At right is the coat rack in our garage 40 years later. It is holding John’s train jacket and hats. Perhaps it will have a more dignified place in our next home.

$ has another friend at Co-op who is often in charge of the “till” when we check out. She’s taken to letting him sit on her lap and punch the buttons on the register!

Briefly met a woman from Green Lawn, NY, outside school. She’s married to an Englishman, so our girls couldn’t identify her daughter as half-American by her accent. Her last name is Rooney, like Mickey, she said. The girl had told her mother of us and said our town name began with “S”. She thought of Syosset and Smithtown, but not Stony Brook.

23 thoughts on “

  1. Going to the Epsom Derby must have been quite exciting for you and having it seem like a grand market day would be good. The gypsies there trading their horses and maybe having a few illegal road races. The Queen and her Mother attending with assorted Lords and Ladies. Such a big occasion for us Brits. You could see us at our best and at our worst.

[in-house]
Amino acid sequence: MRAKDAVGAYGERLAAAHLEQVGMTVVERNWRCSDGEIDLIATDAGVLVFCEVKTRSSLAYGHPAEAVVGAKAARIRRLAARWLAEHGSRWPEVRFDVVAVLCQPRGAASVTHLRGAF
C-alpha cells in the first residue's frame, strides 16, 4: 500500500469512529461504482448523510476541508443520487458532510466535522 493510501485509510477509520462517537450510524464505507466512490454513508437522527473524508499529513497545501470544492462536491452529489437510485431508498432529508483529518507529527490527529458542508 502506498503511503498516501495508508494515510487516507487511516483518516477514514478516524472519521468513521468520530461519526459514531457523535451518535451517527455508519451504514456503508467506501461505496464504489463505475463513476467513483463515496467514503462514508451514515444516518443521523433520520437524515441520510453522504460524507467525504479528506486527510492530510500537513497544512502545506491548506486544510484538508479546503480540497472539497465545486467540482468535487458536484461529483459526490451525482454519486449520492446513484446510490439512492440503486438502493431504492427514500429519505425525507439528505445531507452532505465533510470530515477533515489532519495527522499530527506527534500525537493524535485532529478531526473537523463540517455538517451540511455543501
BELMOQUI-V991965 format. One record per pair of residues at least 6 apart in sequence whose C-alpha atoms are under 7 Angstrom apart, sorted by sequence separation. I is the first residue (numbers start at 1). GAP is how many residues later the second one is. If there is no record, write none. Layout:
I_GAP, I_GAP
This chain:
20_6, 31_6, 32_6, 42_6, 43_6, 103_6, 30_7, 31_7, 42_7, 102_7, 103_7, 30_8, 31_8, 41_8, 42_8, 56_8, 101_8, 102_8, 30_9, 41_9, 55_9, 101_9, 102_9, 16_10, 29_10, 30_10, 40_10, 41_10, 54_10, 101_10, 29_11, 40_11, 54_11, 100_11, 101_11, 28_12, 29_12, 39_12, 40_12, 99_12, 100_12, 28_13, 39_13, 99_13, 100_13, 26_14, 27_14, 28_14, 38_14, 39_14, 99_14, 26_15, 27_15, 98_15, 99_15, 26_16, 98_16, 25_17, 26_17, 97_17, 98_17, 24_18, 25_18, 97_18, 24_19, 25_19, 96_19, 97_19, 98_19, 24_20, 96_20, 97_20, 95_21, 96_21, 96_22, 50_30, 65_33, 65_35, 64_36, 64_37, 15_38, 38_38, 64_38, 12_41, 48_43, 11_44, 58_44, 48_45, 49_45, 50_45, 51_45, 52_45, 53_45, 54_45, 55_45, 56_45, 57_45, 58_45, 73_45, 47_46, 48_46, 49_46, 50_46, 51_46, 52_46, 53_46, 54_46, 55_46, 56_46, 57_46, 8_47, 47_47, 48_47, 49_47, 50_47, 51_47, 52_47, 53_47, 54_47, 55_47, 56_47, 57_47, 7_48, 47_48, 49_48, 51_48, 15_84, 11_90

Massive Hugs

    Liked by 1 person

  2. I liked your Derby description and the pronunciation too. I remember when Rubik’s cubes came out. I never solved one or even came close. They were fun to try though. We had one around here for years, maybe two, but I have no idea what became of them.


    1. We still have at least one Rubik’s cube. I learned to work them following written instructions. BIL Thom, who is coming here next week, could solve one behind his back!!! He was teaching math at a prep school, and he had the extreme admiration of all the teens in the school. He is one cool guy!

      Liked by 1 person

  3. Very nice coat rack and has stood the test of time. I like the English pronunciation of everything and earlier today I watched a short video of Queen Elizabeth cutting her birthday cake. It is the official birthday, not her actual birthday (April 21st). She cut it with a sword as is a tradition. She was having a difficult time and Camilla and Kate were watching/commenting … the comments were as subtitles. 🙂 I had to laugh. This was Sky News – I really don’t think subtitles were needed to be honest. I’ve not thought of the Rubik’s Cube in ages.


    1. We were surprised that rain didn’t stop people in England. There were times when we questioned our sanity, but we followed our plans no matter what the weather did. Often the rain was brief, and we didn’t miss anything.